Title page for ETD etd-11242009-144137


Type of Document Dissertation
Author Hernandez-Marin, Martin
URN etd-11242009-144137
Title Numerical evaluation and analysis of the occurrence of earth fissures in faulted sedimentary basins
Degree PhD
Department Geosciences
Advisory Committee
Advisor Name Title
Burbey, Thomas J. Committee Chair
Gallagher, Daniel L. Committee Member
Schreiber, Madeline E. Committee Member
Widdowson, Mark A. Committee Member
Keywords
  • ABAQUS
  • earth fissuring
  • land subsidence
  • finite element method
Date of Defense 2009-11-16
Availability restricted
Abstract
This dissertation describes the occurrence of pumping-induced earth fissures associated

with quaternary faulting using numerical simulations. The Eglington Fault located in Las Vegas valley has been selected as the prototype fault described herein. The finite-element software program ABAQUS is used for the numerical simulations.

The Eglington fault area is chosen because it represents one of the best examples

displaying the complex relationship between fissuring, faulting and pumping-induced stress. This fault is known to influence both the vertical and horizontal deformation patterns through the accumulation of stress in its vicinity. The result is that fissures are observed on both sides of the fault and in close proximity to the fault plane. In addition to the complex fault-fissure connection, a thick caliche-rich vadose zone with weak mechanical strength allows for the initiation and propagation of fissures.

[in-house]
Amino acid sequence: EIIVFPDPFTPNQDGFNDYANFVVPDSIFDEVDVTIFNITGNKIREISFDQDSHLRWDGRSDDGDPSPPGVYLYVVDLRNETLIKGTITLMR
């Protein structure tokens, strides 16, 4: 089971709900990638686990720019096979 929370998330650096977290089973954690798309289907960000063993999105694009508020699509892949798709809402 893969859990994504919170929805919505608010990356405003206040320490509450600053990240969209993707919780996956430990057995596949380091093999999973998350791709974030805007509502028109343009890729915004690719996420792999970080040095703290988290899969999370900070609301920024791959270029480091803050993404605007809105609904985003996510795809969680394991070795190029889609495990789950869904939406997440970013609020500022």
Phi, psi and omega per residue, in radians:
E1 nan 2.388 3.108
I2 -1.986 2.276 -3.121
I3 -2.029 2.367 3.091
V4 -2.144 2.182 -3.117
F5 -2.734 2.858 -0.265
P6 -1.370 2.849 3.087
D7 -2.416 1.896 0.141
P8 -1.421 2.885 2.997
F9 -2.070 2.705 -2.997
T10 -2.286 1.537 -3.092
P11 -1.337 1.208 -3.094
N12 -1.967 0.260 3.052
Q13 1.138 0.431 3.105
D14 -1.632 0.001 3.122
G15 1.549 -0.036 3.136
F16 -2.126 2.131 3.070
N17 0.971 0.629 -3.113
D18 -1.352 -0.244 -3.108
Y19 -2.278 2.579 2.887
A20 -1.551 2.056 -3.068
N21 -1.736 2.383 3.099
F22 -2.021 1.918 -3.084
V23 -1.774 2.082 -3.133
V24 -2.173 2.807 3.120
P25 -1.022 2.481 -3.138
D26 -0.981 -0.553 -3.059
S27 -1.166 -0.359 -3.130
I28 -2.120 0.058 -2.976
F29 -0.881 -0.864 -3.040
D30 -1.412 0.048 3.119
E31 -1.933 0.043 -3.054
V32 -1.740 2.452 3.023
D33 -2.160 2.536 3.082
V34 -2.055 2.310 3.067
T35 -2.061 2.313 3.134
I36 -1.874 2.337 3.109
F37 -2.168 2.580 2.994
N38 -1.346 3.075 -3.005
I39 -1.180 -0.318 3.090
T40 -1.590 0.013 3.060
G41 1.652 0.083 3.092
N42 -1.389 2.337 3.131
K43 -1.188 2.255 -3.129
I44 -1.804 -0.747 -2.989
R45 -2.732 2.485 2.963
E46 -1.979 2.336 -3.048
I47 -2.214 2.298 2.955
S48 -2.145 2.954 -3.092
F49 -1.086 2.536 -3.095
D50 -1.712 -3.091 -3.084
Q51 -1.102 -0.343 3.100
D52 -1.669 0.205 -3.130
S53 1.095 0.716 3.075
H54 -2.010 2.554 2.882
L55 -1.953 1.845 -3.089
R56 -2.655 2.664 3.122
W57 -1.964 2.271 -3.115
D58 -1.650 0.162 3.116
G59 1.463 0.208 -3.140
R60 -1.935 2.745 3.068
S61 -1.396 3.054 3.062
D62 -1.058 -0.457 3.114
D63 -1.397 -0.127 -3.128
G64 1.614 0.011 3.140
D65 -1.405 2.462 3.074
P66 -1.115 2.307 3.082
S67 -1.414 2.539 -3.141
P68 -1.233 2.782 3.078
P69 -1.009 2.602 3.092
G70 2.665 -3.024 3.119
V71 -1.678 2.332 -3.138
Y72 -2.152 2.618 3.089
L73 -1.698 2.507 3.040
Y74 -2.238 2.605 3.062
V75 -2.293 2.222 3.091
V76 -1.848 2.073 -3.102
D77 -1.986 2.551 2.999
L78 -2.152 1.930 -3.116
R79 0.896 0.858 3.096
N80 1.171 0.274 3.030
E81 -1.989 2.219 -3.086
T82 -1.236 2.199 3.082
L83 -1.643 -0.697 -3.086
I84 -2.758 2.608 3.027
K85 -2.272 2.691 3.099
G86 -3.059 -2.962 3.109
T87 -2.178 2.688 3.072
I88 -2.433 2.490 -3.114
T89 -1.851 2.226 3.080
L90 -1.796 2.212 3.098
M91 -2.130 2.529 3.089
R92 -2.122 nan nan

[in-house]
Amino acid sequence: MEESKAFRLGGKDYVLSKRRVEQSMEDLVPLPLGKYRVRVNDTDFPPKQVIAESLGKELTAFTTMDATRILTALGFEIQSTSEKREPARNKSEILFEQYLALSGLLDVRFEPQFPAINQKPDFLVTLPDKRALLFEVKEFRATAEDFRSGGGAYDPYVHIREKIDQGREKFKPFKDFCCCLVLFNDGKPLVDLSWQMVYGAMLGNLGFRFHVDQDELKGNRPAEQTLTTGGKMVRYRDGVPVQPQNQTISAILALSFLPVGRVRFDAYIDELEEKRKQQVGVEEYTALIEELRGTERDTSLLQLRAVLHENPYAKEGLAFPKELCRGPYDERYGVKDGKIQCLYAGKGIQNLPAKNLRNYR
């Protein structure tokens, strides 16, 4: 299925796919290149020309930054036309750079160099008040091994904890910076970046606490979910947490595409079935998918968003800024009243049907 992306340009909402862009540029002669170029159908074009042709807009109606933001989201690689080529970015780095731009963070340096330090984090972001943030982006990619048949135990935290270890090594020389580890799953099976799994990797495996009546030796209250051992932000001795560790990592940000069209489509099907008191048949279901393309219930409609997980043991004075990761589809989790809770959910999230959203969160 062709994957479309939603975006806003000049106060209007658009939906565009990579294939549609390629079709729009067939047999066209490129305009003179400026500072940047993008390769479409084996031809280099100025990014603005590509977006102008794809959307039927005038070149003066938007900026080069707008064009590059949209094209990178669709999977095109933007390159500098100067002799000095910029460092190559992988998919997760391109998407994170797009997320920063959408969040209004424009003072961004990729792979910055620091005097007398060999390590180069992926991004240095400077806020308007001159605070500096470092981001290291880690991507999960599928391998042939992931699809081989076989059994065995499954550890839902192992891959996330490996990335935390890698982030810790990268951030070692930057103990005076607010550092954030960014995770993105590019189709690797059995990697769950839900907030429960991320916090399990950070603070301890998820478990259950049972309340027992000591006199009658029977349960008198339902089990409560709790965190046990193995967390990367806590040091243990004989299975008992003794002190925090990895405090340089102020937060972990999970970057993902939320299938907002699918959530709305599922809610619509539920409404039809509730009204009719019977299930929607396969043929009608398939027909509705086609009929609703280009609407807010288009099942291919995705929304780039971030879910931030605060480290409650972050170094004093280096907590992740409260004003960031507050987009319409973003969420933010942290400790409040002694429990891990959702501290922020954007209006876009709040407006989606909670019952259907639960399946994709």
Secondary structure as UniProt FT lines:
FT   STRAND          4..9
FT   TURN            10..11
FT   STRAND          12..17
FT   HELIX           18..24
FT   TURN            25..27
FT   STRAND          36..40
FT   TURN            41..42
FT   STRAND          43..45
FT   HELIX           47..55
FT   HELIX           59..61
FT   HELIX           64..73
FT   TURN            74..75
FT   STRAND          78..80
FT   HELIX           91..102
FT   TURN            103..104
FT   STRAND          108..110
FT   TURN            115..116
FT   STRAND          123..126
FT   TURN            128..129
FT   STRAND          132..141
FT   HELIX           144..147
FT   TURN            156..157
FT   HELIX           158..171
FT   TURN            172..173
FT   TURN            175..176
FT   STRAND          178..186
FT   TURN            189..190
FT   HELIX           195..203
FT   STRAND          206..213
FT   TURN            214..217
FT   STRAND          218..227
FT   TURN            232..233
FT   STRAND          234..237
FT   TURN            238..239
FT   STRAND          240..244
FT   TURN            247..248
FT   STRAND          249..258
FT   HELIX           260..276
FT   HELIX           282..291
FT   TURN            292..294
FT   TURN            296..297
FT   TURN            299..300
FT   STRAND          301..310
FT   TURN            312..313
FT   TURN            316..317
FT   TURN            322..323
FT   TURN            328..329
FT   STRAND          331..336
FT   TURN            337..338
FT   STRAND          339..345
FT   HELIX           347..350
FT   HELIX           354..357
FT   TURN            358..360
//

The numerical analysis a) investigates the geometrical and hydromechanical features of the zone of influence surrounding the Eglington Fault; b) identifies the zones of accumulated stress on the surface and at depth that can lead to fissuring; and c) simulates the onset and propagation of tensile-induced fissures.

Three-dimensional numerical simulations of this fault indicate that a 100-meter wide fault-zone composed by sand-like material best reproduces the conditions of stress that may lead to fissuring in the vicinity of the fault. Additionally, two-dimensional models reveal that two main mechanisms promote the accumulation of stress in the vicinity of the fault zone: one is the counterclockwise rotation of the unsaturated portion of the fault zone; the other is the differential compaction caused by the difference in the accumulated thickness of compressible layers. Tensile stress is concentrated on the surface in the hanging wall, but maximum shear stress zones are simulated to occur on both sides of the fault at the contact between the saturated aquifer and the vadose zone. A final analysis of the initiation and propagation of tensile-induced fissures demonstrates that fissures commence and propagate only within the vadose zone, and that the propagation path is influenced by the mechanical properties of the medium and the location of the main load, which in this case is pumping.

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